Limerick chess player catches opponent cheating

Eugene Phelan


Eugene Phelan

Gabriel Mirza
Gardai were called to a top chess tournament after one of Limerick’s best players claimed he caught his opponent “redhanded” cheating by using a computer tablet to get moves from a chess engine.

Gardai were called to a top chess tournament after one of Limerick’s best players claimed he caught his opponent “redhanded” cheating by using a computer tablet to get moves from a chess engine.

Tensions rocketed and gardai were called to the hotel venue after allegations of assault were made by one of coaches.

“It is a very serious incident. I was stopped to win the tournament. But the main problem is about cheating. I showed to the chess world the truth, and all appreciated this. I am waiting to see the reaction from the Irish Chess Union and from all,” said Romanian- born Gabriel Mirza who has been living in Limerick for the past 15 years.

Forty-seven year old Gabriel was on his way to winning the Cork Congress Chess Open and a prize of €400 - the second biggest in the country - when he noticed strange goings-on by his 16 year old opponent from a well known Dublin school.

“After each move he went to the toilet, at least 20 times...I found him in the toilet with an android checking the moves with a chess engine. I tried to get over the cubical wall to grab the tablet from his hands, and firstly I was thinking to jump over inside that cubical. But I wanted a witness, so I ran straight to the controller, Mr Gerry Graham and called him to follow me immediately,” said Mr Mirza. “The organisers (Mr Michael Bradley) and other adult approached there at the Gents [and] followed me inside where I forced the cubical door and I pulled this guy out from the toilet. I just grabbed him and then I was stopped by the people behind me.”

Mr Mirza said that he later apologised to the organisers for over-reacting at the tournament held in the Metropole Hotel, Cork.

Gerry Graham, arbiter for the Cork Congress, expelled Gabriel from the tournament, for his over-reaction.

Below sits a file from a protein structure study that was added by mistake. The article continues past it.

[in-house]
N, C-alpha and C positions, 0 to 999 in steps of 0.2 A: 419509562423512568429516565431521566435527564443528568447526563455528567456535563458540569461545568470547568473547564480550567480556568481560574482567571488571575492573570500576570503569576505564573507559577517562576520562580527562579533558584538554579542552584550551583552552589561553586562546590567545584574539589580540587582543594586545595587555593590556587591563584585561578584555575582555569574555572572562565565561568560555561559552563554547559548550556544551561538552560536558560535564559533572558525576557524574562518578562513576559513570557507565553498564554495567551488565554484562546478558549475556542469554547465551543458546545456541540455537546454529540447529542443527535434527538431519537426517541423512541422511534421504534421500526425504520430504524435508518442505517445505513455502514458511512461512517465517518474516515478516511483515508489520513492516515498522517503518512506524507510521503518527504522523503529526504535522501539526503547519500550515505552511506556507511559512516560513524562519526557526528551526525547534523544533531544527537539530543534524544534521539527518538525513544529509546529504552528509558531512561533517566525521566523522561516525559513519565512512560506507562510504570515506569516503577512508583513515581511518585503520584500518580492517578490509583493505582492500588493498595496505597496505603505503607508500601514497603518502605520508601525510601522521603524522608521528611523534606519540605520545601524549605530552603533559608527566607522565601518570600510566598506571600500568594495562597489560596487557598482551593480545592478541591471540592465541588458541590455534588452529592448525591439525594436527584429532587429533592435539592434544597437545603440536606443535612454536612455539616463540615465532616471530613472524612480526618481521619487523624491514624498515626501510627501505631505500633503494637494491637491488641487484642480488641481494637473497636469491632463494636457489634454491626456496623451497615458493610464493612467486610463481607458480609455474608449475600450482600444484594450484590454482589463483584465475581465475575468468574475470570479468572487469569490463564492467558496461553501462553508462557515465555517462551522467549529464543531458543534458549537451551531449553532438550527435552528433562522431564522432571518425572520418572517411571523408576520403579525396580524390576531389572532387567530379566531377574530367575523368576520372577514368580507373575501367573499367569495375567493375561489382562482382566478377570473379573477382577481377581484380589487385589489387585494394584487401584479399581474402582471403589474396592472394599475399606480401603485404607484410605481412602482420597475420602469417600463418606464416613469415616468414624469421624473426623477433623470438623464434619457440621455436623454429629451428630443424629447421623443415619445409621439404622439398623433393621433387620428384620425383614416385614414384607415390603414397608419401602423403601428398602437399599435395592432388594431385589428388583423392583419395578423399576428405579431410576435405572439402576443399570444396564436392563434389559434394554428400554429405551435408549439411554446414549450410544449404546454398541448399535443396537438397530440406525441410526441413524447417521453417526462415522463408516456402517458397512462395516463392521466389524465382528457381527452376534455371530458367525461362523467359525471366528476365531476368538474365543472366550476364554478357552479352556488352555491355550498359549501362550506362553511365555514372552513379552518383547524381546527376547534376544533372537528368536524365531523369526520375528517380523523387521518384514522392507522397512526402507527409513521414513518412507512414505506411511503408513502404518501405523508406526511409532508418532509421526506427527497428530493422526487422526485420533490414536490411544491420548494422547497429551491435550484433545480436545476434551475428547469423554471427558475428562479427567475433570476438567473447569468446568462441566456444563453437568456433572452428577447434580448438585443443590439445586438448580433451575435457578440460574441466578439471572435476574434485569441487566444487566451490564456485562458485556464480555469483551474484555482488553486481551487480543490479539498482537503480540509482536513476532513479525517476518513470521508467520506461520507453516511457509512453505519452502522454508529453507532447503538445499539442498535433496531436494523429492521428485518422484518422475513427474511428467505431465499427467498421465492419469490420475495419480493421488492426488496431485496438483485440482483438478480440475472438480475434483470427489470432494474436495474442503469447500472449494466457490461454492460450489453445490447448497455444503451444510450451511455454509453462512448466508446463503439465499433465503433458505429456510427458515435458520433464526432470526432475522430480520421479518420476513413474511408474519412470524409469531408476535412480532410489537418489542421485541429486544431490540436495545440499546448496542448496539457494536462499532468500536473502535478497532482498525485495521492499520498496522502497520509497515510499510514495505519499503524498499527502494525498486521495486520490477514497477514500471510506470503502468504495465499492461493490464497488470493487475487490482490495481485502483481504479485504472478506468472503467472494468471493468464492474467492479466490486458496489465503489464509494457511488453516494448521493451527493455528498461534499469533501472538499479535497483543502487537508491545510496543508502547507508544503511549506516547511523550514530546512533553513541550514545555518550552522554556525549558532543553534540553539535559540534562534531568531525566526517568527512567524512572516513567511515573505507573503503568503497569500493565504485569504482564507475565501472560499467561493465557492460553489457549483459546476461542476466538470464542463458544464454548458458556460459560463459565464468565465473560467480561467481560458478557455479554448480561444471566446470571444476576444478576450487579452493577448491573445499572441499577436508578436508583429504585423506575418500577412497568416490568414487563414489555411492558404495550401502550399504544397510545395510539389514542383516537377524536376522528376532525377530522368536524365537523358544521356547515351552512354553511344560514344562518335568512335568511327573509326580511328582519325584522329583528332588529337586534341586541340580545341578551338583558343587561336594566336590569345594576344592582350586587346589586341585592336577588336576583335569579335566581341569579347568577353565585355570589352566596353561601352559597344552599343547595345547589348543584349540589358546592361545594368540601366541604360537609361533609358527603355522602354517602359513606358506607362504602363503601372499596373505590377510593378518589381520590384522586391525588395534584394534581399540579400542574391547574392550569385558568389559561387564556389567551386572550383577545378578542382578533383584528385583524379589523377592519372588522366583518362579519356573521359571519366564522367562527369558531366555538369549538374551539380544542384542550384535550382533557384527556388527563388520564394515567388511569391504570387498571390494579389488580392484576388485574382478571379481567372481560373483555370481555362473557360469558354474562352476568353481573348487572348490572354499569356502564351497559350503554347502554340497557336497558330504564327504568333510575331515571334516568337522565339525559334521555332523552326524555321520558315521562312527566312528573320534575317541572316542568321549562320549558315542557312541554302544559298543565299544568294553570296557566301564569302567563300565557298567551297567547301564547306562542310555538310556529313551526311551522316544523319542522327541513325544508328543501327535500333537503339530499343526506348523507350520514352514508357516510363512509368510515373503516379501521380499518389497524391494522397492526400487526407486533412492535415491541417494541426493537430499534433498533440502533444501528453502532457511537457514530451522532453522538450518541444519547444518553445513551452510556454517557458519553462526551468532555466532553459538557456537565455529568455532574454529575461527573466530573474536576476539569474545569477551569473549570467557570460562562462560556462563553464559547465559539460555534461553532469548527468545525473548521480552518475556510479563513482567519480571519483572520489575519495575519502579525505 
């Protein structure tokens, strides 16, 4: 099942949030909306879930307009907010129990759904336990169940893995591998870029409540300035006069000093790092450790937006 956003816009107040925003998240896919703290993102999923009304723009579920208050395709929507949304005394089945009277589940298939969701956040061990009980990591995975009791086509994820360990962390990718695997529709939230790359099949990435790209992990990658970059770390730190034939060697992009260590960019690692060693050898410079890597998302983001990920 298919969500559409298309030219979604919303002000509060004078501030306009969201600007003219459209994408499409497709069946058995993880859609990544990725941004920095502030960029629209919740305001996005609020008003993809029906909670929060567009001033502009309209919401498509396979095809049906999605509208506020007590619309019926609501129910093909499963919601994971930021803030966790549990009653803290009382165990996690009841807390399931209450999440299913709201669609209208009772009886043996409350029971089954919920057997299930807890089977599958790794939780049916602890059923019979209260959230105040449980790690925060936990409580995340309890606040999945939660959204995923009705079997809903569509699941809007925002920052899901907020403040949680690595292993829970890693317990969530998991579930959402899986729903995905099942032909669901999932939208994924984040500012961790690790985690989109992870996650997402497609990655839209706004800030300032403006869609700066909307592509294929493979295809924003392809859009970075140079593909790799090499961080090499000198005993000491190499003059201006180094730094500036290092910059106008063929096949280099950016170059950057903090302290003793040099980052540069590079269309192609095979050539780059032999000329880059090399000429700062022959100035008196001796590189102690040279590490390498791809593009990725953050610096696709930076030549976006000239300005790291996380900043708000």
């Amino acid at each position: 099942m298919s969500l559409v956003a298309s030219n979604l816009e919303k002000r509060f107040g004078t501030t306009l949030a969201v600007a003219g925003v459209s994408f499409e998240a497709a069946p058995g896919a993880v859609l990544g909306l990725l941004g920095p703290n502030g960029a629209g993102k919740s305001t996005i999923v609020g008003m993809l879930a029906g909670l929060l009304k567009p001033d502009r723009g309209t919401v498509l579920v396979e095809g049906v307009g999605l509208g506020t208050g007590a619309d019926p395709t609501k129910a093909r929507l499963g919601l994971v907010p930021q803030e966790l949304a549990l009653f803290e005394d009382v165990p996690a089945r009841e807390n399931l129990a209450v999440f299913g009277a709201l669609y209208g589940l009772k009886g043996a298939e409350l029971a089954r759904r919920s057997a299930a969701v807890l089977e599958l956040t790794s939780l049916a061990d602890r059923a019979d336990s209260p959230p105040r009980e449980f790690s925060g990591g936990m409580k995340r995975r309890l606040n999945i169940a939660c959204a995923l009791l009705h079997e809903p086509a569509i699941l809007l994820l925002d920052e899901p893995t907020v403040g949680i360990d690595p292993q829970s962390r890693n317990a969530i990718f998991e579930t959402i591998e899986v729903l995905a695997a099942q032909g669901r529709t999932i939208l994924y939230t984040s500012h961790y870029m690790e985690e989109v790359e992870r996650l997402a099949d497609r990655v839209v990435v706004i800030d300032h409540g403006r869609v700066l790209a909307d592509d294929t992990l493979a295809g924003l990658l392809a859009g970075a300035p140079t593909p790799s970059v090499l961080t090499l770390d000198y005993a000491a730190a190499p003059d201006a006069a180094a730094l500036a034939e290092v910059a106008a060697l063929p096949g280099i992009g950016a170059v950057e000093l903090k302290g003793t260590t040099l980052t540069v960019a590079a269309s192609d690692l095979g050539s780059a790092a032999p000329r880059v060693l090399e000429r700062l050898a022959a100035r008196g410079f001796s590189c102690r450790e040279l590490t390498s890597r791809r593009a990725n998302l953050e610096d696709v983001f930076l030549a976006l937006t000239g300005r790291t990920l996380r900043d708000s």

“His coach avoided me and he called the Garda. I was interviewed by a one lady from the Garda and then after I gave all details with a witness. I was told that I won my game as the guy admitted about his fraud. We were both stopped to play last round,” said Mr Mirza.

It was also not possible at the time of press to contact the coach of the 16 year-old. A message was left at his school to contact this paper.

Mr Graham in an email to Mr Mirza explained why he would not allow him play in the final round.

“The Laws of chess cannot cover all possible situations that may arise during a game, nor can they regulate all administrative questions. Where cases are not precisely regulated by an Article of the Laws, it should be possible to reach a correct decision by studying analogous situations which are discussed in the Laws. The Laws assume that arbiters have the necessary competence, sound judgement and absolute objectivity. Too detailed a rule might deprive the arbiter of his freedom of judgement and thus prevent him from finding the solution to a problem dictated by fairness, logic and special factors. FIDE appeals to all chess players and federations to accept this view,” he stated.

“As I witnessed you assaulting another player, a junior player, only 16 years old, I would site that you certainly took an action that will bring the game of chess into disrepute,” he added.

“Because of the seriousness of your infraction, I chose expulsion for the event,” he told Mr Mirza.

But Mr Mirza feels that while he over-reacted he did little wrong.

He was head of the Irish delegation at the World Youth championships and feels cheating in the sport needs to be stopped.

Another player, Cristian Daianu, says the advent of technology including phones was a major problem bringing cheating to the chess table.

“In Romania this would never happen; it is all about education of young people. This should not happen,” he said.